Parliament is to be recalled from recess due to rioting across the country, Prime Minister David Cameron has announced. The PM has also ordered a massive rise in the number of police officers on the streets of Britain -- there will be 16,000 police officers patrolling London tonight. Speaking outside Number 10 Downing Street, Cameron pledged 'more robust action' to deal with the rising sense of lawlessness across Britain.
London has suffered a third consecutive night of widespread violence and looting, while similar scenes in Birmingham, Liverpool and Bristol have resulted in dozens of arrests.
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Groups of youths attacked shops and started fires in Peckham, Croydon, Lewisham and Hackney and several other areas, while emergency services struggled to cope.
There were incidents of looting and violence on Woolwich High Street, where a police car was said to have been burned.
Ealing was also targeted, with cars attacked and a Tesco shop plundered. It was reported that looters in Ealing attempted to break in to a Bang & Olufsen shop.
Camden also saw running battles between police and rioters throughout the early hours.
The Prime Minister said: "These are sickening scenes, scenes of people looting, vandalising, robbing... and even attacking fire crews as they are trying to put out fires.
"I feel huge sympathy for the families who've suffered, innocent people who've been burned out of their houses. I also feel for all those who live in fear. People should be in no doubt that we are on the side of law-abiding people who are appalled at what has happened in their own communities.
"We need even more police on our streets and we need even more robust police action."
He told the rioters, "You are not only wrecking the lives of others, you are potentially wrecking your own life too."
Cameron has returned from holiday in order to chair an emergency committee meeting in Downing Street. The crisis meeting, known as COBRA, was briefed on the riots by the acting commissioner of the Metropolitan police, Tim Godwin. Both David Cameron and Deputy Prime Minister Nick Clegg will attend.
The Prime Minister had previously refused to return to the UK, but justified his change of mind due to the increasing severity of the situation. The Home Secretary, Theresa May, was also away but returned on Monday afternoon.
Labour leader Ed Miliband welcomed Cameron's decision to return. "It is right that the prime minister is chairing Cobra. We need a co-ordinated response to ensure public safety and help those people who have lost homes and businesses."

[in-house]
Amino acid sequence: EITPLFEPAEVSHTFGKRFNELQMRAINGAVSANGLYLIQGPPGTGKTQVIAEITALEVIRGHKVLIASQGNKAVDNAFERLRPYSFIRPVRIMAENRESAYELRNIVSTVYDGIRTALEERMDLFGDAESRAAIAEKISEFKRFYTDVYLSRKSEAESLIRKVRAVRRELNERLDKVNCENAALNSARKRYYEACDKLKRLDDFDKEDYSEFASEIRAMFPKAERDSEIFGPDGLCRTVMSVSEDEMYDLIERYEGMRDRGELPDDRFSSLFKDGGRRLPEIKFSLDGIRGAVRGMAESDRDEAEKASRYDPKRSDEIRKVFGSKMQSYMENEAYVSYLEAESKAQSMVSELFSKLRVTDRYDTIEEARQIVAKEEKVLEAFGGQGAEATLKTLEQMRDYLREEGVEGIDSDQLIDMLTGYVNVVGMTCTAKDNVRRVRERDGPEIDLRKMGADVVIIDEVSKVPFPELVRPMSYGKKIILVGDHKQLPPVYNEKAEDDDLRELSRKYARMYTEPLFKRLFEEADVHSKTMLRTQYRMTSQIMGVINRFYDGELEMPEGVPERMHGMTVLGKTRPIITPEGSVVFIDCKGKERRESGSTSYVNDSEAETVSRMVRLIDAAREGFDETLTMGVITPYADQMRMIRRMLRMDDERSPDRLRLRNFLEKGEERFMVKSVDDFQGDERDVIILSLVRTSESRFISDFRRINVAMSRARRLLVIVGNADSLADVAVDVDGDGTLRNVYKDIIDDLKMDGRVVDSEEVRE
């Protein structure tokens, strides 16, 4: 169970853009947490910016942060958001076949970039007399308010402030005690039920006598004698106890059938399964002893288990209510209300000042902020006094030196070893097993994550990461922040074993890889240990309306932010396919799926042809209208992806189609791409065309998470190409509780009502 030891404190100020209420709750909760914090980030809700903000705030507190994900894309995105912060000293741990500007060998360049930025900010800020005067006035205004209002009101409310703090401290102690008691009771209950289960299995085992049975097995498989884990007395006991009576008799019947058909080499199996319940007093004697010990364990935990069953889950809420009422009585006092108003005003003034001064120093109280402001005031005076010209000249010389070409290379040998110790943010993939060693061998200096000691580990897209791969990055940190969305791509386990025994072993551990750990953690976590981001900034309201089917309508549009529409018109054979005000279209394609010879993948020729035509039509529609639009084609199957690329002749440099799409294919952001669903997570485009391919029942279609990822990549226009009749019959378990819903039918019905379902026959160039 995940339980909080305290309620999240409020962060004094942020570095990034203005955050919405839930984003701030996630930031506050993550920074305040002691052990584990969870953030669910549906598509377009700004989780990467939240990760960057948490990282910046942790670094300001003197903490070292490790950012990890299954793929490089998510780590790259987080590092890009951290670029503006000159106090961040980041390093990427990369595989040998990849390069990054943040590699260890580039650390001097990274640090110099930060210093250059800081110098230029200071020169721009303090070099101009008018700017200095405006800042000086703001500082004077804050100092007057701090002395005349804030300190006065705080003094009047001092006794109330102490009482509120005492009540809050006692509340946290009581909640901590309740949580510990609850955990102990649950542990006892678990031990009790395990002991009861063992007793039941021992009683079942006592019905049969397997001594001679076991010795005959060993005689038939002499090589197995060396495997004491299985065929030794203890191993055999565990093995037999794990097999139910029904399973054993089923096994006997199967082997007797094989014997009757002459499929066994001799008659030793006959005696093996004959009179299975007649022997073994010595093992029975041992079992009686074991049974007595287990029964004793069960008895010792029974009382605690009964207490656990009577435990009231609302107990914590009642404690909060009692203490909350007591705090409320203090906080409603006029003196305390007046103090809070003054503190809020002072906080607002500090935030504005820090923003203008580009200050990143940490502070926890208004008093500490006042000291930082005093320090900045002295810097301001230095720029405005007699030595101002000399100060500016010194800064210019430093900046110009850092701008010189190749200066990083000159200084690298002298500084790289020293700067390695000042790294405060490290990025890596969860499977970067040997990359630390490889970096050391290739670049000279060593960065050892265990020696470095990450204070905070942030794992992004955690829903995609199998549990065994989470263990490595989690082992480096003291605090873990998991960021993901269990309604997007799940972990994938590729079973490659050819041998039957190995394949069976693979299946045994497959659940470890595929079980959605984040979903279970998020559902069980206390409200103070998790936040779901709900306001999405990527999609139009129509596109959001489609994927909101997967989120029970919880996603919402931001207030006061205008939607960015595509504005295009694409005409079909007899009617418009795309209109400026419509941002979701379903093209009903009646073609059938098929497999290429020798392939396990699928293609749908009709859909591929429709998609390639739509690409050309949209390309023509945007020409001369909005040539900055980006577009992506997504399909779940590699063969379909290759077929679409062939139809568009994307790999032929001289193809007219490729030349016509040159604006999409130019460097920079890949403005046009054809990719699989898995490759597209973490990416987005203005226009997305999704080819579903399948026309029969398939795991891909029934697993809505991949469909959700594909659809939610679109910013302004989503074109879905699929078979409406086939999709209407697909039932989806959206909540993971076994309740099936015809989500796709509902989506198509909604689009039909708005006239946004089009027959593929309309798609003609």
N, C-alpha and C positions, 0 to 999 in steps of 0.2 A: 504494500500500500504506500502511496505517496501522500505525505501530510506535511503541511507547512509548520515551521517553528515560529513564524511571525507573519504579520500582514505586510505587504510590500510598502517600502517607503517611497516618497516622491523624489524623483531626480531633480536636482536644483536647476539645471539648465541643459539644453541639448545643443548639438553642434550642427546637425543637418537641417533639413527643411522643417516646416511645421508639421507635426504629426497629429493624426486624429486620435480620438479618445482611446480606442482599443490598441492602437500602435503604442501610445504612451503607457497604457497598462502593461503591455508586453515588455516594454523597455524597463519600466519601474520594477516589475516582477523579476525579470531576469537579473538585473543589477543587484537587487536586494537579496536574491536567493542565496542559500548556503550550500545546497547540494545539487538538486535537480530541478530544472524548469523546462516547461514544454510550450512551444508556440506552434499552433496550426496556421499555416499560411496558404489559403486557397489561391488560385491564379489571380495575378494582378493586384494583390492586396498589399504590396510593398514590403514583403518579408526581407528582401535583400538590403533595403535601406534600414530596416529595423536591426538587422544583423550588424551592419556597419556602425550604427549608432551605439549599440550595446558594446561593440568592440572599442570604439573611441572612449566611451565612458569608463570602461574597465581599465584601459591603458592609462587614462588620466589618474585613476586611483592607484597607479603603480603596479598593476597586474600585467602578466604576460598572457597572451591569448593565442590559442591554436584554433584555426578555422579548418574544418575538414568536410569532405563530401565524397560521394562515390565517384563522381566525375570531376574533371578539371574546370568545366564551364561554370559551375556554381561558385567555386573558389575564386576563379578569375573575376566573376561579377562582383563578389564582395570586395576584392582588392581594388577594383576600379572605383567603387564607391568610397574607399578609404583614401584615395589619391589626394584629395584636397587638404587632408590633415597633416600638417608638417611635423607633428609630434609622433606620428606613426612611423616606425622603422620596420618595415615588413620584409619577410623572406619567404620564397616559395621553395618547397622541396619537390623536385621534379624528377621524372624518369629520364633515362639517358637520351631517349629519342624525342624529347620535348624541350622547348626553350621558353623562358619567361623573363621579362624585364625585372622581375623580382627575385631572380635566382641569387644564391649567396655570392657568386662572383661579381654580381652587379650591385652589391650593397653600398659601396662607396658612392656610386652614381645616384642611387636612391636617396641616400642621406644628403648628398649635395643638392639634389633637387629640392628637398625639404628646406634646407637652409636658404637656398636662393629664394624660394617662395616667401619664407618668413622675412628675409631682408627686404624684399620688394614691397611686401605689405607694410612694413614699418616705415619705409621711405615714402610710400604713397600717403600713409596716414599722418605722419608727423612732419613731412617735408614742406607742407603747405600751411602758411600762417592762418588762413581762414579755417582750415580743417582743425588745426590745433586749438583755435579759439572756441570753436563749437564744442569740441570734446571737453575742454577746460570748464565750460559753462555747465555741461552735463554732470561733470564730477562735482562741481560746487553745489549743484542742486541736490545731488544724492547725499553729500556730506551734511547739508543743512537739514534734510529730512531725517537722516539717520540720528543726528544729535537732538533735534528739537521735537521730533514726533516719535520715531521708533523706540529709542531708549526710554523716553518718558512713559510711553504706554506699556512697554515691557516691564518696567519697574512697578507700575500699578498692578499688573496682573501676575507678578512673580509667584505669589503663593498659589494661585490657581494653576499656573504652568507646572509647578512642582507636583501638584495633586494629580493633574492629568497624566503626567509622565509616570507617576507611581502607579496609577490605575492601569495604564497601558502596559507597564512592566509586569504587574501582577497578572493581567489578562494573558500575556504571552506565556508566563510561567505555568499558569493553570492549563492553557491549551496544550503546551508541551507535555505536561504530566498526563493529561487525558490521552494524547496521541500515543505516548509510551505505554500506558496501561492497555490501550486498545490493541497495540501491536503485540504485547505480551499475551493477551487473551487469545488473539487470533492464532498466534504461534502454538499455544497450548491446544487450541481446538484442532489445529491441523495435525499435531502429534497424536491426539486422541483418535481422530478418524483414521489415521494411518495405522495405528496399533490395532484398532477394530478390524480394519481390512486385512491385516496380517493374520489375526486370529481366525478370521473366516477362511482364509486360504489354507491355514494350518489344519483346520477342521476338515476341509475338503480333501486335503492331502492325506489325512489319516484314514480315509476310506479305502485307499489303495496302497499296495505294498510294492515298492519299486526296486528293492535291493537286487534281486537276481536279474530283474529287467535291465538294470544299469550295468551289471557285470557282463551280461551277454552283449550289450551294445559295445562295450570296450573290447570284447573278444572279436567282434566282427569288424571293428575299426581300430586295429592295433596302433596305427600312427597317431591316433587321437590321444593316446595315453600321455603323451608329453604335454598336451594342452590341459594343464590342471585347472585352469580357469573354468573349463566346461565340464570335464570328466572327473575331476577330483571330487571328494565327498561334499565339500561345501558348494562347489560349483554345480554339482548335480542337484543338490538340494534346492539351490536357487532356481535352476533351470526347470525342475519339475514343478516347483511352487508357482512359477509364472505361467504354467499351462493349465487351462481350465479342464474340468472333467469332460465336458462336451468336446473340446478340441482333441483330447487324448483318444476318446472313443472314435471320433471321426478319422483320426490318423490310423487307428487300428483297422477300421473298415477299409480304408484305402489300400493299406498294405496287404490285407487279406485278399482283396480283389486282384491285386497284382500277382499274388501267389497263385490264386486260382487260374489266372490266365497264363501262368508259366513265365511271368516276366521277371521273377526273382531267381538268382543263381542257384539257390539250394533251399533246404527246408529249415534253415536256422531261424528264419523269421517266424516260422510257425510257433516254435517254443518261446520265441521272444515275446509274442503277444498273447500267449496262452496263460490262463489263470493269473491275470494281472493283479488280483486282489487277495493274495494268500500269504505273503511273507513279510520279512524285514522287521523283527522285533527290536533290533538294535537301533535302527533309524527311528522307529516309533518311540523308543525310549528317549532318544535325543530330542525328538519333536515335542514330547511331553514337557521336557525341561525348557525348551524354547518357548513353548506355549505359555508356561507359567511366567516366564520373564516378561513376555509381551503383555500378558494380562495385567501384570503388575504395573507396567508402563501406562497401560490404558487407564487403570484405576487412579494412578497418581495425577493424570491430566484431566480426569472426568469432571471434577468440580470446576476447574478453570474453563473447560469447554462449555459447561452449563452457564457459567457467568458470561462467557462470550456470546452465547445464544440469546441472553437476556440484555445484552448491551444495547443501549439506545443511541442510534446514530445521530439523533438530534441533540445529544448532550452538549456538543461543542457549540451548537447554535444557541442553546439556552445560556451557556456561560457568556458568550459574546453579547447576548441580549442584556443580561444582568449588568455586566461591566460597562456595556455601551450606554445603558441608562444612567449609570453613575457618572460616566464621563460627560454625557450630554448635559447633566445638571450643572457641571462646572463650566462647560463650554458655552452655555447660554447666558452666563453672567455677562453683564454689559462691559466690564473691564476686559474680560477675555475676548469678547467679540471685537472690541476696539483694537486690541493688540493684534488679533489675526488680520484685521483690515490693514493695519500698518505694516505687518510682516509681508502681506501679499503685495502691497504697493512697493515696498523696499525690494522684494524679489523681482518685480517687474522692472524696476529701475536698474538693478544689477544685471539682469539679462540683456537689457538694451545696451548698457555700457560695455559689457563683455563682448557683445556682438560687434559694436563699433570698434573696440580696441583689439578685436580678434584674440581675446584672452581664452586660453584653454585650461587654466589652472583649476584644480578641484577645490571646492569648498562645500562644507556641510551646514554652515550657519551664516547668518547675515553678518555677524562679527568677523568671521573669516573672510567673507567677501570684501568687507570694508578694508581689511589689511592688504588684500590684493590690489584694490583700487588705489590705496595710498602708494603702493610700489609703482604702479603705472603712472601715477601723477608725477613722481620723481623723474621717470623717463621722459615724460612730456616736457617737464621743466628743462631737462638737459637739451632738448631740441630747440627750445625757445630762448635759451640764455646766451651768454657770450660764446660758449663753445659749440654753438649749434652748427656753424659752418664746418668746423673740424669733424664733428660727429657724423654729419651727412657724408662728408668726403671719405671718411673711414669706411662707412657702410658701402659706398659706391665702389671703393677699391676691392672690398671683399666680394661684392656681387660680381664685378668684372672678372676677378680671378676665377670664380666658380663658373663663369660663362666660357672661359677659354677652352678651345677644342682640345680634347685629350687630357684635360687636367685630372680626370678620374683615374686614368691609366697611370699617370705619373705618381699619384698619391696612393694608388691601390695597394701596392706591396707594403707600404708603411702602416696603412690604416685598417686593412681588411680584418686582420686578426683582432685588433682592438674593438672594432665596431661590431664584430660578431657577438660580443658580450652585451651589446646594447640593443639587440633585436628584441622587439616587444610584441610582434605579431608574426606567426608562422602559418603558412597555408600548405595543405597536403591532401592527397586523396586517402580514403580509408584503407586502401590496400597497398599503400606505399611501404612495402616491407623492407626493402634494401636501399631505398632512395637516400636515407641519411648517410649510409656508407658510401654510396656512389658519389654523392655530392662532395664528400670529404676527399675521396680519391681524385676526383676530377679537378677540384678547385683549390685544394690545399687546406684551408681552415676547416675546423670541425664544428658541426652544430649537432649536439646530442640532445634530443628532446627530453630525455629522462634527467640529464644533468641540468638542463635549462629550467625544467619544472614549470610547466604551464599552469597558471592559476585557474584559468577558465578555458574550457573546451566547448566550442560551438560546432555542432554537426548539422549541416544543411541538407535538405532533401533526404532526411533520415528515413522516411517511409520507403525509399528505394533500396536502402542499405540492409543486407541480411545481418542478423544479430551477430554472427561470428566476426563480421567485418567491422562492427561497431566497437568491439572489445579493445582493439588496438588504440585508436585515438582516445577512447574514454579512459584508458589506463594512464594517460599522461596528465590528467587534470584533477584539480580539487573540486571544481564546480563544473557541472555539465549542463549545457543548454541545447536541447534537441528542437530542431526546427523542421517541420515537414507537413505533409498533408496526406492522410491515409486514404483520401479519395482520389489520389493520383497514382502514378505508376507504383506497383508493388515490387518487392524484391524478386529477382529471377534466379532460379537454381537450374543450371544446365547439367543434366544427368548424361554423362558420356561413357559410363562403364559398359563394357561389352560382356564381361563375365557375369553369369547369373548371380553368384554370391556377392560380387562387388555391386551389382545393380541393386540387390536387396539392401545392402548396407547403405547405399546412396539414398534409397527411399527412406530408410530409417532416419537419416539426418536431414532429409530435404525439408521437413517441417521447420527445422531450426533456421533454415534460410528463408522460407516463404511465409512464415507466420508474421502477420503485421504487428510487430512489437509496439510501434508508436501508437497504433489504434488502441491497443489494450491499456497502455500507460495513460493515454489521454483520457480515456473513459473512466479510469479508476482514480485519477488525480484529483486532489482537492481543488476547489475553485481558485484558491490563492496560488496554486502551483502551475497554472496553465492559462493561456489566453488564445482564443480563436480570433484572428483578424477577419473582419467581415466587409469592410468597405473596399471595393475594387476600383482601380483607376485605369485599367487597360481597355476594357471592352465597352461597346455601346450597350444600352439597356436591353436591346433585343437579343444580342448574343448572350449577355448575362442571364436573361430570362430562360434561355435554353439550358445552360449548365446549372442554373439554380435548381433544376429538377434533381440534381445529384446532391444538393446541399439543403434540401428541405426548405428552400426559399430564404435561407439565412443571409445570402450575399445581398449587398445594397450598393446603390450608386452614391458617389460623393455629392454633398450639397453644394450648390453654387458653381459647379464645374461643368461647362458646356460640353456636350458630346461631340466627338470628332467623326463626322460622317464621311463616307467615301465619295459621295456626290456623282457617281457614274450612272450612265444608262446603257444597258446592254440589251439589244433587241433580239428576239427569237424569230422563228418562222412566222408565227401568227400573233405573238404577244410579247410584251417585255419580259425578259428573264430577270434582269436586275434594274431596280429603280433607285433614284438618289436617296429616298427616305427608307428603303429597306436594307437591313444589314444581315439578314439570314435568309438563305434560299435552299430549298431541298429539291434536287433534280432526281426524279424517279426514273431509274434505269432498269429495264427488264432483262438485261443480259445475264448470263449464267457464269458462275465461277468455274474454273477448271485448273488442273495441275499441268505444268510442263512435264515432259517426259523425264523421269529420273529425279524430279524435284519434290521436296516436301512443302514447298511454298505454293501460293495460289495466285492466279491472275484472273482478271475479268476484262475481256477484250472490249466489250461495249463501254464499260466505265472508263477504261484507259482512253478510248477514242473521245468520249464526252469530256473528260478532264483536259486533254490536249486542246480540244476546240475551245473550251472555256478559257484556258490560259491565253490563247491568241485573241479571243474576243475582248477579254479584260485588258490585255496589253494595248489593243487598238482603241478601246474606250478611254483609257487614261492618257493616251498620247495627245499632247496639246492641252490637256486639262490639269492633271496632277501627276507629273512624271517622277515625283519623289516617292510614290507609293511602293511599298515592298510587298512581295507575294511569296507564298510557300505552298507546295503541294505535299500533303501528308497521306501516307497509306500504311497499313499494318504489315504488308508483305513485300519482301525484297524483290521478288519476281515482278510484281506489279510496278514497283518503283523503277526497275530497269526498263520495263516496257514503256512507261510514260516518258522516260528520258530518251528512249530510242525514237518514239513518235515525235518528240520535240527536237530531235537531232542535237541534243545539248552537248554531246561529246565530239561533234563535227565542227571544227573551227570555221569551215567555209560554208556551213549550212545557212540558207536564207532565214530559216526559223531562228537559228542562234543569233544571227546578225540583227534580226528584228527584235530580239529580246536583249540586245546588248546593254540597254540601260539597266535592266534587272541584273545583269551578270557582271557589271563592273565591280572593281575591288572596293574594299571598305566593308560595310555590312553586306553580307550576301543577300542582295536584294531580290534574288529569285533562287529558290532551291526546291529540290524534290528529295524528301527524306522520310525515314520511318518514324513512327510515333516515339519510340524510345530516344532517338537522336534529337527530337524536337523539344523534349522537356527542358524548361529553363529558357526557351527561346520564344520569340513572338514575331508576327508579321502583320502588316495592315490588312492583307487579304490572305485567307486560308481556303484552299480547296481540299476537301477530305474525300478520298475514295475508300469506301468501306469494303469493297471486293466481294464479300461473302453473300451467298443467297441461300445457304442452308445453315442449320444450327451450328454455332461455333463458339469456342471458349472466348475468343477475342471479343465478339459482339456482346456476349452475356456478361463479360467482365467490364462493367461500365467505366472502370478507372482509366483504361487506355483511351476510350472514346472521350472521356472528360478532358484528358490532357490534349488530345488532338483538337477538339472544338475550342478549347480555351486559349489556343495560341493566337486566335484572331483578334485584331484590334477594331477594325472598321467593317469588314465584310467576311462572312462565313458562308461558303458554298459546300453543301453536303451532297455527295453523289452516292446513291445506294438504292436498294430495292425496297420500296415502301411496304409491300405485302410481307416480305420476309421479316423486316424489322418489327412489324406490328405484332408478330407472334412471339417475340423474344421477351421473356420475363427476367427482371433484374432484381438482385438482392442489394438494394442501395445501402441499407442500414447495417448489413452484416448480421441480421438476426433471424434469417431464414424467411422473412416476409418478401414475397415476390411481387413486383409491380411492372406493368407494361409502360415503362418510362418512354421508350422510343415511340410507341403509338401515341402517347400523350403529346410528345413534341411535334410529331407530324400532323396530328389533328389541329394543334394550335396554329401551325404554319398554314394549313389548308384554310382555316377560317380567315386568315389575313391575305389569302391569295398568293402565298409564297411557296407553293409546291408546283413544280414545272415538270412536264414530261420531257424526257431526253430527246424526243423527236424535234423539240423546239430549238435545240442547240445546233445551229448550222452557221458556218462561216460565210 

Nick Clegg has defended the Government's response to the weekend's rioting in London against criticism that senior ministers were absent from the capital. The Deputy Prime Minister said "I reject completely this notion that somehow this government hasn't been functioning very effectively.
We have arranged things to make sure that this government works effectively on all the issues of the day. We are in constant contact with each other and we are working as effectively this week as we do in every other week of the year."
Several MPs have been urging the Government to impose stronger police action to deal with the unrest. Labour MP Diane Abbott has suggested that a curfew could be considered in parts of the inner city, whilst Conservative MP Patrick Mercer and former London Mayor Ken Livingstone called for the use of water cannon.
Mercer said: “I find it strange that we are willing to use these sort of measures against the Irish yet when Englishmen step out of line and behave in this atrocious and appalling way, we are happy to mollycoddle them,” he said. “If the police want cannon then they should be allowed to use them. I have used water cannon myself and I found them extremely effective.”
Some politicians went even further. Conservative MEP Roger Helmer tweeted: "Memo to COBRA: Time to get tough. Bring in the Army. Shoot looters and arsonists on sight." Tom Watson, Labour MP for West Bromwich East, also called for the army to be brought in to provide "logistical support" for emergency workers.
Theresa May played down the likelihood of introducing new police powers, although she refused to rule them out. "The British model of policing has been different [from that used in other parts of Europe]. It has been based on consent with local communities," she said. However, May insisted that ministers would be listening to advice from the police on what they considered necessary in order to keep order in the capital.